With this deprecation three classes are impacted:

  • django.models.fields.NullBooleanField
  • django.forms.fields.BooleanField
  • django.forms.widgets.NullBooleanSelect

These three have slightly different handling of "empty" values, so for some the swap from NullBooleanField to BooleanField will need some careful testing:

from django.forms.fields import NullBooleanField

field = NullBooleanField()

assert field.clean("True") is True
assert field.clean("") is None
assert field.clean(False) is False

from django.forms.fields import BooleanField

field = BooleanField(required=False)

assert field.clean(True) is True
assert field.clean("") is False
assert field.clean(False) is False

from django.db.models import fields

field = fields.BooleanField(null=True, blank=True)

assert field.clean(True, "test") is True
assert field.clean("", "test") is None
assert field.clean(False, "test") is False
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3. Null and blank out of sync

Expect the unexpected if null and blank are different values: null controls if the the database level validation allows no value for the field, while blank controls if the application level validation allows no value for the field.

If blank=True then the field model validation allows an empty value such as "" to be inputted by users. If blank=False then the validation will prevent empty values being inputted.

On the other hands, null informs the database if the database column for the field can be left empty, resulting in the database setting either NULL or NOT NULL on the column. If the database encounters an empty NOT NULL column then it will raise an IntegrityError.

blank is used during during field validation. Form, ModelForm, and ModelSerializer each trigger field level validation. For a concrete example, ModelForm calls the model instance's full_clean method during form validation, and full_clean then calls clean_fields, which in turn may raise a ValidationError.

For that reason when I see this happening I suggest the following:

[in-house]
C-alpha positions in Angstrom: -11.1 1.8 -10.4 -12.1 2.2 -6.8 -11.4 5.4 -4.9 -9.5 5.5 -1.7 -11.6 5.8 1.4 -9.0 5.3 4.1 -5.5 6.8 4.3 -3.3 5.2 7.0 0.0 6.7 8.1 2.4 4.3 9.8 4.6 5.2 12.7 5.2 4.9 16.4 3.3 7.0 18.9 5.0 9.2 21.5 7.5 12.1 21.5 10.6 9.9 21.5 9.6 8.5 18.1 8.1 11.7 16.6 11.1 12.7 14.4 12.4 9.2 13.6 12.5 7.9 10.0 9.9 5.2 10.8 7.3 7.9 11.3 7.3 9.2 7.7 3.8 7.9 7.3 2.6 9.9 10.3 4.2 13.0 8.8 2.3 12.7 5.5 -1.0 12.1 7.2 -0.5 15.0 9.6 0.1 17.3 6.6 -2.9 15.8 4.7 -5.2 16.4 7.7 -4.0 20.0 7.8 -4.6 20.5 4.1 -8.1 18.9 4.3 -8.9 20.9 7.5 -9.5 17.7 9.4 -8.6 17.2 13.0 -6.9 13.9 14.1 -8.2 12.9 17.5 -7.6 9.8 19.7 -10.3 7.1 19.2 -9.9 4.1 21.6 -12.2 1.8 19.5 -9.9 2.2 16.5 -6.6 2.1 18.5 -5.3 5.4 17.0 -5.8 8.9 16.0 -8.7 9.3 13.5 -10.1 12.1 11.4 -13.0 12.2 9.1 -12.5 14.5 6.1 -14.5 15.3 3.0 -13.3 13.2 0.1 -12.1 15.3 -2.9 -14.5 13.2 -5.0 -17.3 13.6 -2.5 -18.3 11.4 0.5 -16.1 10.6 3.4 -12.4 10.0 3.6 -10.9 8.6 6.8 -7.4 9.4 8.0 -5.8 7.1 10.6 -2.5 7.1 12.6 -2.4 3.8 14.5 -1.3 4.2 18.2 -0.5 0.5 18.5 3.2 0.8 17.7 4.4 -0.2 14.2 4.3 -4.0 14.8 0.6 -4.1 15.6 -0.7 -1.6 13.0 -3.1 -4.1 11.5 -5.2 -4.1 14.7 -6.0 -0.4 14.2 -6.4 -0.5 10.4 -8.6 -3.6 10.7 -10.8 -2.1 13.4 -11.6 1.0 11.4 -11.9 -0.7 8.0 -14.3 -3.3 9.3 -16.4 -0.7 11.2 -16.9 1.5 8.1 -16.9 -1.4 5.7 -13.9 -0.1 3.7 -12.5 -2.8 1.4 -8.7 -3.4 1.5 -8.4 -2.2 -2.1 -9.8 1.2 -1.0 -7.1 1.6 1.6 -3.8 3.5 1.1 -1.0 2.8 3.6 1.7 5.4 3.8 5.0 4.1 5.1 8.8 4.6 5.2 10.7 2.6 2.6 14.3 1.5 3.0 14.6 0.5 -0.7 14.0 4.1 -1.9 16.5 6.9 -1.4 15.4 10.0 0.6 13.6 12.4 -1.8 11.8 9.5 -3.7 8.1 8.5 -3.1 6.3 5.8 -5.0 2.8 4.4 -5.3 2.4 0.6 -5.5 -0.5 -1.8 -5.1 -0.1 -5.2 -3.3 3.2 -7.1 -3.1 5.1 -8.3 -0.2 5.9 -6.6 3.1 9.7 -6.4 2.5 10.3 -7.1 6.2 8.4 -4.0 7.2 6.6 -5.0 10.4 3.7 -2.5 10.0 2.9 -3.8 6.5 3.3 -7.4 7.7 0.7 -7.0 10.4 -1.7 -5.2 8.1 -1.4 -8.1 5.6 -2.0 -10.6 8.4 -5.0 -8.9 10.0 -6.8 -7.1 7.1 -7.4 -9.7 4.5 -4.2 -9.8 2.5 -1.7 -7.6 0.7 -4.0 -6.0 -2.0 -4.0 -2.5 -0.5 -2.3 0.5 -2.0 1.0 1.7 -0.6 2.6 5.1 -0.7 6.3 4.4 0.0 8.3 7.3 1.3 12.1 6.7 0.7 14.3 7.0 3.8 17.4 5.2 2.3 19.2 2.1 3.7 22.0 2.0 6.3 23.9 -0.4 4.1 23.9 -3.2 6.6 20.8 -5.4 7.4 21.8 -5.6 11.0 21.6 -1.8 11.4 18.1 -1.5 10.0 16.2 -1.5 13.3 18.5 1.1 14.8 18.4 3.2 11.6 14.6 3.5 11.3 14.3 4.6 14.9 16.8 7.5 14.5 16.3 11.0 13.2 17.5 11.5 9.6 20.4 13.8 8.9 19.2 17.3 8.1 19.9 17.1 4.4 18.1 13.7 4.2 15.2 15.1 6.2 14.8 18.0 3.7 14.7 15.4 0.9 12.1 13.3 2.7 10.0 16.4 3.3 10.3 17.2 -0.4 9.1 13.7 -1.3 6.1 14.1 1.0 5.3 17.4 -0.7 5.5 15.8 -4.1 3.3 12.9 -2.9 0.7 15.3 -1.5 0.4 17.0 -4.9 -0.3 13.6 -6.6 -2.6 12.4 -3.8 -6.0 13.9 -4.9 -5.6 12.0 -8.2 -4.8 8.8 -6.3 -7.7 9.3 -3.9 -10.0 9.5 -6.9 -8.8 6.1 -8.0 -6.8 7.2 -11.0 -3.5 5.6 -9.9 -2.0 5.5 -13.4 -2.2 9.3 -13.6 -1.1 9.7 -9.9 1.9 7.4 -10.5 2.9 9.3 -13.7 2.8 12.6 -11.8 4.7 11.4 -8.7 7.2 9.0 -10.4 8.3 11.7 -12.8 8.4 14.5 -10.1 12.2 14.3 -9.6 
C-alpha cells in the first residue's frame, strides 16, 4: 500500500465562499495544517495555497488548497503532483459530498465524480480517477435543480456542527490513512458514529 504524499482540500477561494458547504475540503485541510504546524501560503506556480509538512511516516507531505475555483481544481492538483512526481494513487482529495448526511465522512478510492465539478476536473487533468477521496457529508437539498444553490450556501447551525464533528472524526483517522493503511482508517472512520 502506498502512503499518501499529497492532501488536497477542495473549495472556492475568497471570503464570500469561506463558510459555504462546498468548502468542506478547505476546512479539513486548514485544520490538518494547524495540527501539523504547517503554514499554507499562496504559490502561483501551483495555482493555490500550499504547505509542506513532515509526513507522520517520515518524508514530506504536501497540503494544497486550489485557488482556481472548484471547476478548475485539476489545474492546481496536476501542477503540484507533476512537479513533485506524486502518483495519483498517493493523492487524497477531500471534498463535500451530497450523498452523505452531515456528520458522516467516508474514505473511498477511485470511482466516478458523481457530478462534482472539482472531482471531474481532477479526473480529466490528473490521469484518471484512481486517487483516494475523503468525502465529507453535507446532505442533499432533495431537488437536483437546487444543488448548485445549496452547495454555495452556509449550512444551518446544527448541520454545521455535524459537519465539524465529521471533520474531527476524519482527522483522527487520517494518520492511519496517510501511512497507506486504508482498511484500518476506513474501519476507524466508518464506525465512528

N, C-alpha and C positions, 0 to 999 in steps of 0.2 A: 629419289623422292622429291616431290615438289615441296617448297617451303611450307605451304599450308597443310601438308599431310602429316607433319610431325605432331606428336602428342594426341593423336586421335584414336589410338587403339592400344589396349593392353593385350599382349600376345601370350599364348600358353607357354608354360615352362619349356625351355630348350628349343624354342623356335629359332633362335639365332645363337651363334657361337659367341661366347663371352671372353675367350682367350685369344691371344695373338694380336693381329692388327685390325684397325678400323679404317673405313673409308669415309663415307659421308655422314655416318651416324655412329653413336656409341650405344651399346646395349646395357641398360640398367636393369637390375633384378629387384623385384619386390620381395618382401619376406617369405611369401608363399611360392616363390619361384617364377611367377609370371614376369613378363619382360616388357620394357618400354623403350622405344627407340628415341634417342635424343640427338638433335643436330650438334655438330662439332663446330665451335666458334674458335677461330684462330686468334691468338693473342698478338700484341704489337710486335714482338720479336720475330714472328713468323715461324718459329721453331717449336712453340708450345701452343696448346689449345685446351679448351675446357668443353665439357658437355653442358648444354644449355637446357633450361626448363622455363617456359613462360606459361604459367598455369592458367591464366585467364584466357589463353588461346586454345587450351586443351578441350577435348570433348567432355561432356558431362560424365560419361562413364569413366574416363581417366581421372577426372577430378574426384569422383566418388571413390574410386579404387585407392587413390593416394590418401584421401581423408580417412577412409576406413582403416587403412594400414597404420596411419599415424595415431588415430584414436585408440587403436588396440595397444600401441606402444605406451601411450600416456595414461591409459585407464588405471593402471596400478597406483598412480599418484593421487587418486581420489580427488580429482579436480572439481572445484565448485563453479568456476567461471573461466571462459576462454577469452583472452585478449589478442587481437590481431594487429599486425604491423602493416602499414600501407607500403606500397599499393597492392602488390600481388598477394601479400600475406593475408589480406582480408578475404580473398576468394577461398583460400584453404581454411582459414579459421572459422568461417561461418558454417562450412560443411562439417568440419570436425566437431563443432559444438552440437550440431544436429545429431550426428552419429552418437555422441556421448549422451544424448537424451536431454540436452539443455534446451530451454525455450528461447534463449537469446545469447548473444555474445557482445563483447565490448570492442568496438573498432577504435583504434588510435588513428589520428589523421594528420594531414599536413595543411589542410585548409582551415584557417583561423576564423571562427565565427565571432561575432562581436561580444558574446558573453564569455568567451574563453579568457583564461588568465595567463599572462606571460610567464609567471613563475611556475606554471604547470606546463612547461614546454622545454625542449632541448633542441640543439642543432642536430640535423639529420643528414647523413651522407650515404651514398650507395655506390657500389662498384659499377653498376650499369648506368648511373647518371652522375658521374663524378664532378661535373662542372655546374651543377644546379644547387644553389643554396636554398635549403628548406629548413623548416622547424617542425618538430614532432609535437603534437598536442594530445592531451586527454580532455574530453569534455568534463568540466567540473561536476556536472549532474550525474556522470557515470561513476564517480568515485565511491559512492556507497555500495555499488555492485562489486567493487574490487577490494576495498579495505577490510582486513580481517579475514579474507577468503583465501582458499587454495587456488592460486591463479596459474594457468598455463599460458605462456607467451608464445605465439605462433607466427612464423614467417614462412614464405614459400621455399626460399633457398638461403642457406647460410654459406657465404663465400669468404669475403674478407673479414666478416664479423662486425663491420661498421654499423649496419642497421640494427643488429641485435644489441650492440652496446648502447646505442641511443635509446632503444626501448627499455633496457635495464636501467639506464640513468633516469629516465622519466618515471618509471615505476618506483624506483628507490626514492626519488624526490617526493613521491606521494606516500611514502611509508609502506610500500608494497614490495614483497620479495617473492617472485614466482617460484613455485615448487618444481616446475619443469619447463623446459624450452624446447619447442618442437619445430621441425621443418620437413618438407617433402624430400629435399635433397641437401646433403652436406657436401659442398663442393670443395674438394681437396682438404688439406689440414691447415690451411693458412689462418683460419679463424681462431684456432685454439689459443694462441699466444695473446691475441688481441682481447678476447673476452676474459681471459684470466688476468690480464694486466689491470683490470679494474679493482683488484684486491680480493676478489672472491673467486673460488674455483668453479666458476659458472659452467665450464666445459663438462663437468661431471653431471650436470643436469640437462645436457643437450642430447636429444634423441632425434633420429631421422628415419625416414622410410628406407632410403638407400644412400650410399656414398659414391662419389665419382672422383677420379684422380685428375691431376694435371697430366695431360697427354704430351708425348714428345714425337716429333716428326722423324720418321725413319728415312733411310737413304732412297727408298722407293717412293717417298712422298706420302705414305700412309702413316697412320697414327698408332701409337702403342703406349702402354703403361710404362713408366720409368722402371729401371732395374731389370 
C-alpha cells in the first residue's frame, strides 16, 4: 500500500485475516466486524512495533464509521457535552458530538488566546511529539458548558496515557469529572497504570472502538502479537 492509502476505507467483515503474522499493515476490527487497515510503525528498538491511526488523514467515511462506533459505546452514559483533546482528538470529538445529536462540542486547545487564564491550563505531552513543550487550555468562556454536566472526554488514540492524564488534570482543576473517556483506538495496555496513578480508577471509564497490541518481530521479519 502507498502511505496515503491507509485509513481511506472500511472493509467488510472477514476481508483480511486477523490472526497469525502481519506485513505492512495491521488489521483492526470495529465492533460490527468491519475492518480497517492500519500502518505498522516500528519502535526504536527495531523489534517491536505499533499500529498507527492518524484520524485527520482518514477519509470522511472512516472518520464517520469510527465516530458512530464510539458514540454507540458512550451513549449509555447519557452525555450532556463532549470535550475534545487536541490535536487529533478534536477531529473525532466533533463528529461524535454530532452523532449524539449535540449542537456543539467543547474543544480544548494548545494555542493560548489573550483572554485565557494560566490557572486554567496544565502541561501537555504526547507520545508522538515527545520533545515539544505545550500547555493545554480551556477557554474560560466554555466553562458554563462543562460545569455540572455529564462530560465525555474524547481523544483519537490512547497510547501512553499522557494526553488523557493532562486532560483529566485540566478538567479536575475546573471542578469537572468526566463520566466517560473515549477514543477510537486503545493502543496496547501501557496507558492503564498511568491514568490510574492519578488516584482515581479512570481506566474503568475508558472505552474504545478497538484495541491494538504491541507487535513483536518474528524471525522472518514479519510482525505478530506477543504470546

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So normally do we want null and blank to the same value? When would we want to have null=False and blank=True or even null=True and blank=False?

null=False, blank=True

This facilitates using sensible default values for string fields: the field may have a default value like name = CharField(null=False, blank=True, default=""). This is useful if the field is optional, but we also want to prevent the database column from having inconsistent data types. Sometimes being None, sometimes being "", and other times being a non-empty string causes extra complexity in code and in ORM: if we wanted to find all users with no name:

Foo.objects.filter(name="") | Foo.objects.filter(name__isnull=True)
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Compare that with the case for when the value in the database column will always be a string:

Foo.objects.filter(name="")
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null=True, blank=False

This scenario is more to keep the database happy. If using the django.db.backends.oracle database engine then this may be needed because Oracle forces empty strings to NULL, even if an empty string was submitted in the form, so name = CharField(null=True, blank=False) would be needed.

Zero downtime deployment strategies may required NULL on the database column, even though business requirements dictate the user must enter a value in the form. During blue/green deployments both the new codebase and the old codebase run against the same database at the same. If the new codebase adds a new fields and there is no sensible default value for it then null=True is needed to avoid the database throwing an IntegrityError while the instance of your website running the old codebase interacts with the database.

While the database column can accept null, form validation can prevent the end users inputting no value, so data type consistency is assured? No - this required the form validation to actually run. If a developer is creating or updating via the shell then the validation will not run unless the developer calls instance.full_clean() or instance.clean_fields(). This strategy is simplified if a sane default value can be used instead of setting null=True.

Could your models.py be simplified?

I can check that for you at django.doctor, or can review your GitHub PRs:

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Or try out Django refactor challenges.

Discussion (1)

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goyalaman profile image
goyal-aman

Great. Liked it.